We have been busy, busy, busy over here. Lots of running through sprinklers and visiting zoos and attending baseball games, not to mention swimming lessons, cookouts and neighborhood festivals. Summer is definitely here. And while all of that has been wonderful, being so active and outdoorsy is really cutting into my reading time. I'm ready to fall asleep around 9 p.m., which is just sad. However, if you are looking for books that will keep you awake, turning the pages long past the time when your brain was still functioning, look no further than something by Sarah Waters.
I read Fingersmith a couple of weeks ago (which I think is her third or fourth book), and this week I read Tipping the Velvet. I'm going to be honest here people, this book is straight up about sex. Love, lust, longing, and very graphic lesbian sex. There are other themes; classism and women's rights predominantly, but this book is absolutely about first love and desire. I didn't know anything about Sarah Waters before I read either book--I had just seen Fingersmith mentioned more than once on other book blogs as a great read. So I was unprepared for Tipping the Velvet. This is perhaps not the book you want to read on your lunch break at work, sitting near curious coworkers.
Tipping the Velvet is set in the 1880s and 1890s in England. Nancy Astley, an 18-year old living at home with her parents and siblings, works at her parent's seaside restaurant as an oyster girl in Whitstable. She and her sister Alice love nothing more than taking the train to Canterbury on a Saturday night to watch the shows at the music hall. There she falls in love with one of the performers, a "masher" named Kitty Butler. Kitty sings and dances in drag, which was apparently the height of fashion and daring at the time. Nancy and Kitty strike up a friendship, and Nancy leaves her family for London, to follow Kitty and help her in her stage career as her dresser.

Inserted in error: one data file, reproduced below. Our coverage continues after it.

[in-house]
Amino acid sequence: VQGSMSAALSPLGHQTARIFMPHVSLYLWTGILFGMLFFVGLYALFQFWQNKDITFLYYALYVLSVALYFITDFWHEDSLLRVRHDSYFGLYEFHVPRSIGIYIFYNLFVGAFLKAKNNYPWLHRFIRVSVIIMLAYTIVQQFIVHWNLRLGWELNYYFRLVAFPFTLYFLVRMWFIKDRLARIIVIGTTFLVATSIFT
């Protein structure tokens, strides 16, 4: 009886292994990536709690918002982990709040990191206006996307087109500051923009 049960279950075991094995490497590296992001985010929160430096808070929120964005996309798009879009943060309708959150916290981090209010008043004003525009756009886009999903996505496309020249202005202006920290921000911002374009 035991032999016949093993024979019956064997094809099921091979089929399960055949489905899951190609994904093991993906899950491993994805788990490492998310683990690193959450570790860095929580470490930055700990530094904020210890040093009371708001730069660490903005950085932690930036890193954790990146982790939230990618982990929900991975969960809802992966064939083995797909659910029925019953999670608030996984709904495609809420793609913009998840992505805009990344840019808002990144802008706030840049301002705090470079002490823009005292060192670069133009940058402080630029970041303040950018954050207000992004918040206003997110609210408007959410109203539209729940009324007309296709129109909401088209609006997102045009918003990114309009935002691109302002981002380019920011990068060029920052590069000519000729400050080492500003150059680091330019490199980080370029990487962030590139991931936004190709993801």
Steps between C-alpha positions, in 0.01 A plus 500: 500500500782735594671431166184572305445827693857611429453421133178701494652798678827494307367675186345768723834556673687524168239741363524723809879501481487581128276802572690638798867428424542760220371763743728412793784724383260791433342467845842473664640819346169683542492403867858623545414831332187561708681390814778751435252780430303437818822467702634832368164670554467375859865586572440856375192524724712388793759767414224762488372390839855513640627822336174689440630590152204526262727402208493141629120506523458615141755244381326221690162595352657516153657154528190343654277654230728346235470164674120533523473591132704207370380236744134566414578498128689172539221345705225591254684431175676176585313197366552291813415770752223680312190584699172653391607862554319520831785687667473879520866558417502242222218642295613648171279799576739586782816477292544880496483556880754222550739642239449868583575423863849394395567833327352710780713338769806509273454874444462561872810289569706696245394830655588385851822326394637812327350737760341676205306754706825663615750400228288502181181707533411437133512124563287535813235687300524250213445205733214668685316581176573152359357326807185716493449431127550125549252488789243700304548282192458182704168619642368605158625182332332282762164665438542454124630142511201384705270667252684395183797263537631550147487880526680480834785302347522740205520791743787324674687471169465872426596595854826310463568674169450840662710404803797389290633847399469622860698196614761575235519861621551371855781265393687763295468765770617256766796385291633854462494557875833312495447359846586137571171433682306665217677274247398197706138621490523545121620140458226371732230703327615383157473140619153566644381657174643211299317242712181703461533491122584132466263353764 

The time Kitty and Nancy, or Nan, as she becomes known, spend together in London was my favorite part of the book. Waters does a wonderful job describing the music hall scene in the 1880s. I love books about Victorian England and this one ranks among the best for me, in terms of making you really feel like you are there. And, it has the bonus of describing a life that was completely unknown to me--the gender bending, lesbian, music hall artist.
Nan and Kitty live happily for a time, fall in love, perform together on stage, and become fairly rich. But then of course bad things happen and they are torn apart. This begins the series of hard times for Nancy, which last for much of the rest of the book. I'm not going to go into detail about this second half of the book, other than to say that I found it fairly unbelievable (although I bet Waters has done her research and the events are based on things that really happened), and not as interesting as the first half of the book. Although there are some pretty hot sex scenes, I'm not going to lie.
Overall, I liked this book quite a bit. It's definitely a page turner, and was full of fascinating period detail, interesting characters, and did I mention lots of sex? I much preferred Fingersmith, but I'm glad that I read this one too. Next up in my Sarah Waters summer is Affinity. I'll let you know what I think!